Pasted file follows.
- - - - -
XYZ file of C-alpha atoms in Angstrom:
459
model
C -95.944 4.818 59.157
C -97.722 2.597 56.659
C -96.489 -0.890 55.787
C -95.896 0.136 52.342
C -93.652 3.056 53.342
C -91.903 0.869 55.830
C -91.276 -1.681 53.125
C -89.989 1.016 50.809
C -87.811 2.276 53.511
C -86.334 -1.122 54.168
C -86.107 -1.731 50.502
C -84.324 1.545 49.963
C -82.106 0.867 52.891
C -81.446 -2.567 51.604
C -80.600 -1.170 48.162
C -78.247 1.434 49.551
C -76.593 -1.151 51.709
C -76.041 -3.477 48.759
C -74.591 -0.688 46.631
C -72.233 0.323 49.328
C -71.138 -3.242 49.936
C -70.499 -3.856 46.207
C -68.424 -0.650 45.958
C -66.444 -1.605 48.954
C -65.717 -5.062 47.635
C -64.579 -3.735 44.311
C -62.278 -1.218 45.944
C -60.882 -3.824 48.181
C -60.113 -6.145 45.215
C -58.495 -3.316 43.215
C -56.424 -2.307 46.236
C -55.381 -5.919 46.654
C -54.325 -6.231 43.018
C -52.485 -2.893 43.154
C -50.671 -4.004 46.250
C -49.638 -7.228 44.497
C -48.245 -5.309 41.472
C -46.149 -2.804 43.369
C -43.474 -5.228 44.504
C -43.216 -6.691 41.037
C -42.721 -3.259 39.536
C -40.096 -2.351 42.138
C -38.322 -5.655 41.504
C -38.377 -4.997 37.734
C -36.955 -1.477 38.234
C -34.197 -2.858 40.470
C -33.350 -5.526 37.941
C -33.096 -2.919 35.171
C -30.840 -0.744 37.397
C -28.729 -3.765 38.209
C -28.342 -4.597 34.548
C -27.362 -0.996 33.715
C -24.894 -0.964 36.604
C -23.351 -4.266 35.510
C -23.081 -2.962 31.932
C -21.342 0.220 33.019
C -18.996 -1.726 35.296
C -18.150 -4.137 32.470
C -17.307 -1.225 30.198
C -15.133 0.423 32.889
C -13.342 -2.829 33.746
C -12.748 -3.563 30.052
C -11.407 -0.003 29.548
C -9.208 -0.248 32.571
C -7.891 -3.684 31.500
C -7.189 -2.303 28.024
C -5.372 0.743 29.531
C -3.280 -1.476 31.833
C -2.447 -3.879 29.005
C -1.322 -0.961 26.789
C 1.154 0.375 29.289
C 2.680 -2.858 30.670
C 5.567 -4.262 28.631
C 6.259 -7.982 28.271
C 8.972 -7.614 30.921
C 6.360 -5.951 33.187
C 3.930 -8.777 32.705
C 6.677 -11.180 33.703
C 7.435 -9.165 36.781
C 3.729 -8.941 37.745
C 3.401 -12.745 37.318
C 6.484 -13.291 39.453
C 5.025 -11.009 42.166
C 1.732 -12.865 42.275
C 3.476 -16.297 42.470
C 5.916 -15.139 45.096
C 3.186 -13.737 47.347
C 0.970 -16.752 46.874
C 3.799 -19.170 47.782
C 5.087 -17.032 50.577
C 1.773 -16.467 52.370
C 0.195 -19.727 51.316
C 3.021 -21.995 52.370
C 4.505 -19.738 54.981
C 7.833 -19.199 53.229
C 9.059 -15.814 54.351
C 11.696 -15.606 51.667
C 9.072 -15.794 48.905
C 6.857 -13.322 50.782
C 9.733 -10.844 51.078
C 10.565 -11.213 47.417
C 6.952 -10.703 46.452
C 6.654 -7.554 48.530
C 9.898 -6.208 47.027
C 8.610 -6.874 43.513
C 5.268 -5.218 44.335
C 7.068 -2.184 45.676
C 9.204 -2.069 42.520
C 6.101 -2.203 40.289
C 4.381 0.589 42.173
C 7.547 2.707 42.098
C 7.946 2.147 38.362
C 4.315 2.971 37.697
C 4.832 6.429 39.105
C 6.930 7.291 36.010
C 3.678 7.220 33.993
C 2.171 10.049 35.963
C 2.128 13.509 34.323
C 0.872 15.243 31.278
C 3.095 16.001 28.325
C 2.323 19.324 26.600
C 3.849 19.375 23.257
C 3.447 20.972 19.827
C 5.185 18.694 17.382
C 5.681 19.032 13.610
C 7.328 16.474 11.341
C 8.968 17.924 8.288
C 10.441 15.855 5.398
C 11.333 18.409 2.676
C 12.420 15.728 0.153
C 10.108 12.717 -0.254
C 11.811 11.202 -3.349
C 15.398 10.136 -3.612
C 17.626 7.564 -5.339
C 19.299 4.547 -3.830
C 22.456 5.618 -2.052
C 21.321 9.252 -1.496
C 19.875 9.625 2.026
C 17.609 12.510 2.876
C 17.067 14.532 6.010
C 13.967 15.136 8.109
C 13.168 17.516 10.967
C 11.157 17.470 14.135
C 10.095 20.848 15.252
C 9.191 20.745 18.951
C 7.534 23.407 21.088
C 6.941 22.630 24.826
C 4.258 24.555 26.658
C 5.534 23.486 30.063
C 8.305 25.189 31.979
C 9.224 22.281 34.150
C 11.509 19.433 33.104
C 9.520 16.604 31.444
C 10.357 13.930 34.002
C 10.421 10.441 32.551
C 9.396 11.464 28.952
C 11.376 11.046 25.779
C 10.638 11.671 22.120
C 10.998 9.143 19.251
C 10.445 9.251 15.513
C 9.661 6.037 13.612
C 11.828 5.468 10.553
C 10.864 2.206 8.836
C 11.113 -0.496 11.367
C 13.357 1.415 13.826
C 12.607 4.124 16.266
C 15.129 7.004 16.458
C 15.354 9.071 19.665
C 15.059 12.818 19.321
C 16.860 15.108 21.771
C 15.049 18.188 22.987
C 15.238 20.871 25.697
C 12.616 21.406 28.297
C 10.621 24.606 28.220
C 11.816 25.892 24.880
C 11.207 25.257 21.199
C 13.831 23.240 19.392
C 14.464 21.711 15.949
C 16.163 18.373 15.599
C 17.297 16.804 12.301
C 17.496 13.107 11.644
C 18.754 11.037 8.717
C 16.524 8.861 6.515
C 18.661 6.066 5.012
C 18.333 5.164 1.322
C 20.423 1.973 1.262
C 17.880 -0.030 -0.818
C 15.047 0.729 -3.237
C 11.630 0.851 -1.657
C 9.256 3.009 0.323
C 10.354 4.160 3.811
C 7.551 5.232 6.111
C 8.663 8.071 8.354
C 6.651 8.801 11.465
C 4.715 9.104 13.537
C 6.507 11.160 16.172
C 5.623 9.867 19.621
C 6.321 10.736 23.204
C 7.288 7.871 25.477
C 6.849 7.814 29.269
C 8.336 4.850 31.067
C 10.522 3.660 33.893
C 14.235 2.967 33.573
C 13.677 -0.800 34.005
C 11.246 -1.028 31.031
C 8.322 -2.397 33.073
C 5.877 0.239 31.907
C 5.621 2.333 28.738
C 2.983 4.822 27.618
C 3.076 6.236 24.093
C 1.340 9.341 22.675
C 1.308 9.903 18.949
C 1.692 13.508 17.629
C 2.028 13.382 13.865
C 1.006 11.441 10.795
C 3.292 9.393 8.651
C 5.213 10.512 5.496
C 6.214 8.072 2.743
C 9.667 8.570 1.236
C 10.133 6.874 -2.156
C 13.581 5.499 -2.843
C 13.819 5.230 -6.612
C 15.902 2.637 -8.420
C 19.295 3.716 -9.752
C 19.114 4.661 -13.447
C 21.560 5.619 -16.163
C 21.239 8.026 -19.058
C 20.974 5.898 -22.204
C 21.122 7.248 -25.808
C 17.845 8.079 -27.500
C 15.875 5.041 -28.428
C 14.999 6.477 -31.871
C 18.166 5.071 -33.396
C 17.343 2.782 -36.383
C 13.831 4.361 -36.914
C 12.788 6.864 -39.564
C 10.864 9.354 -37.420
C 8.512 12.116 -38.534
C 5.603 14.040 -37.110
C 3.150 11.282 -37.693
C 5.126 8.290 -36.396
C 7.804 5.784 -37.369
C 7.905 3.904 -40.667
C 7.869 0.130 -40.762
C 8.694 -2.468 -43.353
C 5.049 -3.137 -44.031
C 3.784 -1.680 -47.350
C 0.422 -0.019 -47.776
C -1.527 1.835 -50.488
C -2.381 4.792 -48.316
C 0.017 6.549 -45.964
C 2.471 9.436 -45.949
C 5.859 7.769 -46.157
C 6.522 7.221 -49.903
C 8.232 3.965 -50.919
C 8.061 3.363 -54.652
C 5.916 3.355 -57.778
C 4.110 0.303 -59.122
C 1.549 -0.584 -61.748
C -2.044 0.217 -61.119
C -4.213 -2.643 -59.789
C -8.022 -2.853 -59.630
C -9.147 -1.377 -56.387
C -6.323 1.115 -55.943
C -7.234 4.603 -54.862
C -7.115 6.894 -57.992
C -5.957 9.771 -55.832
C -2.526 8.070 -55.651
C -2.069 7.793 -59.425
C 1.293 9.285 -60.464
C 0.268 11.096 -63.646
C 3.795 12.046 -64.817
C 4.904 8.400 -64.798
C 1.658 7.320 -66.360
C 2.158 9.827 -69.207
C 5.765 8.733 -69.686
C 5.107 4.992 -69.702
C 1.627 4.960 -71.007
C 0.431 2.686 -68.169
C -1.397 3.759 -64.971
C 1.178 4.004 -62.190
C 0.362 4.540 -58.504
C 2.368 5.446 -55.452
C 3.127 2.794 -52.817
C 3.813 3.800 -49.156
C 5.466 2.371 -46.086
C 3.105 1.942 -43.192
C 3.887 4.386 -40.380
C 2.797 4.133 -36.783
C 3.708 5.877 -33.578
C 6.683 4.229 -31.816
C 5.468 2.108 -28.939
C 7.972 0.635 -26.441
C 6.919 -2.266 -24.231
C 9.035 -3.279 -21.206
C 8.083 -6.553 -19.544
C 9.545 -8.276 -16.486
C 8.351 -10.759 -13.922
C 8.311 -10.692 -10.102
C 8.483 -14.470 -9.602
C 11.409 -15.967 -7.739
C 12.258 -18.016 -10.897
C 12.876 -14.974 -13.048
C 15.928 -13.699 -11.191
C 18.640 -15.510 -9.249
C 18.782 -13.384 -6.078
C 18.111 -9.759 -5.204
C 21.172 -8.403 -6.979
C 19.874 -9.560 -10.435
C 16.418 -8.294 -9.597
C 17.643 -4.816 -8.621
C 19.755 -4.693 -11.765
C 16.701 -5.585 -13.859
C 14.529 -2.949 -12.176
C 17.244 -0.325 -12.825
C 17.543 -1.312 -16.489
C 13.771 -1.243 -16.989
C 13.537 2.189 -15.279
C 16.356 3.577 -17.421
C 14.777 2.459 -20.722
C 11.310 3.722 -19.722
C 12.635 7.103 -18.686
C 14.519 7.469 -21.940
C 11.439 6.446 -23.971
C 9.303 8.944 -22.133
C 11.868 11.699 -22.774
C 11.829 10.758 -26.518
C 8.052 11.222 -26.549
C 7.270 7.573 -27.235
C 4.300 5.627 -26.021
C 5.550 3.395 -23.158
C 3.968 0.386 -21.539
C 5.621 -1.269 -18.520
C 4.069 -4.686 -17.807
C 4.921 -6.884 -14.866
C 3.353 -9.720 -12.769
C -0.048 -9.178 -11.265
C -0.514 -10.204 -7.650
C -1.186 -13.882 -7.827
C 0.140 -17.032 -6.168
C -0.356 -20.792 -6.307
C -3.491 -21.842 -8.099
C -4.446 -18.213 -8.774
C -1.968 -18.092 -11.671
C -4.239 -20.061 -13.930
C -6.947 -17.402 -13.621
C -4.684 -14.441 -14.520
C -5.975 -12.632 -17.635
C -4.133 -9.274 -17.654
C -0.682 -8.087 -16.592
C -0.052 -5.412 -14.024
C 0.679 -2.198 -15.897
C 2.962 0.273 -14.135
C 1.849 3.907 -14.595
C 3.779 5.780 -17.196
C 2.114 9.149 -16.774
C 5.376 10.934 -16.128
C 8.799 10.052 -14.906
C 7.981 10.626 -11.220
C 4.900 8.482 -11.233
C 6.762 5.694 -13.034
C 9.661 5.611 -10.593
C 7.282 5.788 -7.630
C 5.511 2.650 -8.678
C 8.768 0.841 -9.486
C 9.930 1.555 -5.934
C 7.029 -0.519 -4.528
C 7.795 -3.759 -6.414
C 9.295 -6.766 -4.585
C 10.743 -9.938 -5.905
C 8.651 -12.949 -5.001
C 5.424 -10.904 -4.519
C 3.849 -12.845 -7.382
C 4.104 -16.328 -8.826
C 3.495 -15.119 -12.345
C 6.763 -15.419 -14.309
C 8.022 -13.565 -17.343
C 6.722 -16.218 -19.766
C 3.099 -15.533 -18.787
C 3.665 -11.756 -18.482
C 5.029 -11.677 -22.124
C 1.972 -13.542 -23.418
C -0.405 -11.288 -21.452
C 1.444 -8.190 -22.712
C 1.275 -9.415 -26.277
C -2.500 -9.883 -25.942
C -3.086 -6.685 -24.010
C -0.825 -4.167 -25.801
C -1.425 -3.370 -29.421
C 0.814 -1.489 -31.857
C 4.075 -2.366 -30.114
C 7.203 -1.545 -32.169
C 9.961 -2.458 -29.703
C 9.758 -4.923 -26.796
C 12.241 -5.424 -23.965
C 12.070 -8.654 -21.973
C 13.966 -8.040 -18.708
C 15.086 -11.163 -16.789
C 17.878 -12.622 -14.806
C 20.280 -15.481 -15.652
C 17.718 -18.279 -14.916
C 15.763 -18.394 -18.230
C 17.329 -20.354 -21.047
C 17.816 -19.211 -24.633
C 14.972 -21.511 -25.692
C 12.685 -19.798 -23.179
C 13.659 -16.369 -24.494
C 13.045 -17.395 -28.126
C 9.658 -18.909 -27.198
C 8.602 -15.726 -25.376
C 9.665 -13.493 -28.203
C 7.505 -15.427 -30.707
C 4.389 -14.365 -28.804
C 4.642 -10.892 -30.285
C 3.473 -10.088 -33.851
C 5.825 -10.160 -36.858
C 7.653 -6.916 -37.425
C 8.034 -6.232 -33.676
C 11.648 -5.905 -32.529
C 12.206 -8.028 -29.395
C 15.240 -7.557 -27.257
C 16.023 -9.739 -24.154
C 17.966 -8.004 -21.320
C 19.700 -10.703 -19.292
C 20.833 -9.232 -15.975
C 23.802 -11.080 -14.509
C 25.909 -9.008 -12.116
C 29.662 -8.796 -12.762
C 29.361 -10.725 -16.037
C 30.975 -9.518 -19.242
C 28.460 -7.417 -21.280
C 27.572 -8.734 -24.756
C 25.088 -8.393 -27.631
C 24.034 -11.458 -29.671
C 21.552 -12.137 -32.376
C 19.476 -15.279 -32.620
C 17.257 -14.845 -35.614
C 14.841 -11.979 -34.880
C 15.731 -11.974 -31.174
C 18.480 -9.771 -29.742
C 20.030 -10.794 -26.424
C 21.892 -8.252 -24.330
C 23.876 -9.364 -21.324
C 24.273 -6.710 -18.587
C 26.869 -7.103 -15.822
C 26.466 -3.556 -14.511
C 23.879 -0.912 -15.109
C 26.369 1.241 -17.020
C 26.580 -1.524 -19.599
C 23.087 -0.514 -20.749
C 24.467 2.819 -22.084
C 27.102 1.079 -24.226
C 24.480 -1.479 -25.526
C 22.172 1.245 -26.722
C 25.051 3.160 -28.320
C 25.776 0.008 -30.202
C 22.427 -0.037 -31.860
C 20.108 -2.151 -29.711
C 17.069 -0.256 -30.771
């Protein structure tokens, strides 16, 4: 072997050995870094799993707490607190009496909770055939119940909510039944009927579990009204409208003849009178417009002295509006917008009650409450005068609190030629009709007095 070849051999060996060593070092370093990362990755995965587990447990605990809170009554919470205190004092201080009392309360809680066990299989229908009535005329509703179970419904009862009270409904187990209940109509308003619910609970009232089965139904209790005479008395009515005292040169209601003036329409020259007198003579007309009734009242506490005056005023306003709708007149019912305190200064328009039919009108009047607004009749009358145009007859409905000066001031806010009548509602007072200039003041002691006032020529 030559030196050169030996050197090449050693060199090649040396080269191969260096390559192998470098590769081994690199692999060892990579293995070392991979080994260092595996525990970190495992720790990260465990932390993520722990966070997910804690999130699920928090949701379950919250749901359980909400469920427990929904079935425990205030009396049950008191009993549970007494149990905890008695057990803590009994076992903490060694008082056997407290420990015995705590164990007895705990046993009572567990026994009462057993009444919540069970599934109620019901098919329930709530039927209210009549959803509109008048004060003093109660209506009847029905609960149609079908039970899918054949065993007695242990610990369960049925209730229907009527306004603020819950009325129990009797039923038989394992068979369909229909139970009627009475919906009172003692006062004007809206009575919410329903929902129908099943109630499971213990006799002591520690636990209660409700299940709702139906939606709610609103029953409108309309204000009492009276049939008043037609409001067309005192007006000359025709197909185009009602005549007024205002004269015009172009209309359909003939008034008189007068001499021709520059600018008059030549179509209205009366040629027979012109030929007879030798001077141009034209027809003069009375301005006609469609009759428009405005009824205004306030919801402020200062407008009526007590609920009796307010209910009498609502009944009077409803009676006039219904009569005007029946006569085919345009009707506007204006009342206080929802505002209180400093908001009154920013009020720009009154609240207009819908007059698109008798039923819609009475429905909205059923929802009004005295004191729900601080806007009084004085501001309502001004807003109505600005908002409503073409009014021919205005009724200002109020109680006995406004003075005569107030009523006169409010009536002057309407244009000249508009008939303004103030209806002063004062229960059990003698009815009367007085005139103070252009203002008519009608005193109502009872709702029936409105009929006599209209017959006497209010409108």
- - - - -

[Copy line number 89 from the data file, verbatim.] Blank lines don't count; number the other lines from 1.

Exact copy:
C 5.916 -15.139 45.096